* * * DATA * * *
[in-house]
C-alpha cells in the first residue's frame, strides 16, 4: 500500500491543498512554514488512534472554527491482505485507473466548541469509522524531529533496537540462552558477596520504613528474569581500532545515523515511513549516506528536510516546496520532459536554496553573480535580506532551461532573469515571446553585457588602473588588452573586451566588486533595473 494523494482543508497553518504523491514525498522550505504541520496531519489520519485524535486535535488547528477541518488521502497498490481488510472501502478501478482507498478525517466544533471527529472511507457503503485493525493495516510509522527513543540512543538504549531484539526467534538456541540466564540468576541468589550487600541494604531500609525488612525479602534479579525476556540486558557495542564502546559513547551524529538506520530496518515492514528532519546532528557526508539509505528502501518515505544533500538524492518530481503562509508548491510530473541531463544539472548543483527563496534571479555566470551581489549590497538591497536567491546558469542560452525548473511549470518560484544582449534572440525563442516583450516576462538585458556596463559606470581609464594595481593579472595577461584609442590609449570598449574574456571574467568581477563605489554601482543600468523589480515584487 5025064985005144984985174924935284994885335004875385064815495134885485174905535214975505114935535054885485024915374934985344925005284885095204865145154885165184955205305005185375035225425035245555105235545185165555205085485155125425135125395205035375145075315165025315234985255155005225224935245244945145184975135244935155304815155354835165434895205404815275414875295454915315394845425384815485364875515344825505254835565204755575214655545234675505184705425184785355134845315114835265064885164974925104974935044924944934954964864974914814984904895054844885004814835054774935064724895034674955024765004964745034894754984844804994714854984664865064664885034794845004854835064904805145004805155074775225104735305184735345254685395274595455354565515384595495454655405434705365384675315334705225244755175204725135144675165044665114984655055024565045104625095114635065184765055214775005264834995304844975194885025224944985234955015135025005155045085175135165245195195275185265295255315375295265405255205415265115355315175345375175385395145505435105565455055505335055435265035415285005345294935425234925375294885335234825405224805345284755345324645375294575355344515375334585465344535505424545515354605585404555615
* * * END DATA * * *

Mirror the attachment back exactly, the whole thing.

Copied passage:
[in-house]
C-alpha cells in the first residue's frame, strides 16, 4: 500500500491543498512554514488512534472554527491482505485507473466548541469509522524531529533496537540462552558477596520504613528474569581500532545515523515511513549516506528536510516546496520532459536554496553573480535580506532551461532573469515571446553585457588602473588588452573586451566588486533595473 494523494482543508497553518504523491514525498522550505504541520496531519489520519485524535486535535488547528477541518488521502497498490481488510472501502478501478482507498478525517466544533471527529472511507457503503485493525493495516510509522527513543540512543538504549531484539526467534538456541540466564540468576541468589550487600541494604531500609525488612525479602534479579525476556540486558557495542564502546559513547551524529538506520530496518515492514528532519546532528557526508539509505528502501518515505544533500538524492518530481503562509508548491510530473541531463544539472548543483527563496534571479555566470551581489549590497538591497536567491546558469542560452525548473511549470518560484544582449534572440525563442516583450516576462538585458556596463559606470581609464594595481593579472595577461584609442590609449570598449574574456571574467568581477563605489554601482543600468523589480515584487 5025064985005144984985174924935284994885335004875385064815495134885485174905535214975505114935535054885485024915374934985344925005284885095204865145154885165184955205305005185375035225425035245555105235545185165555205085485155125425135125395205035375145075315165025315234985255155005225224935245244945145184975135244935155304815155354835165434895205404815275414875295454915315394845425384815485364875515344825505254835565204755575214655545234675505184705425184785355134845315114835265064885164974925104974935044924944934954964864974914814984904895054844885004814835054774935064724895034674955024765004964745034894754984844804994714854984664865064664885034794845004854835064904805145004805155074775225104735305184735345254685395274595455354565515384595495454655405434705365384675315334705225244755175204725135144675165044665114984655055024565045104625095114635065184765055214775005264834995304844975194885025224944985234955015135025005155045085175135165245195195275185265295255315375295265405255205415265115355315175345375175385395145505435105565455055505335055435265035415285005345294935425234925375294885335234825405224805345284755345324645375294575355344515375334585465344535505424545515354605585404555615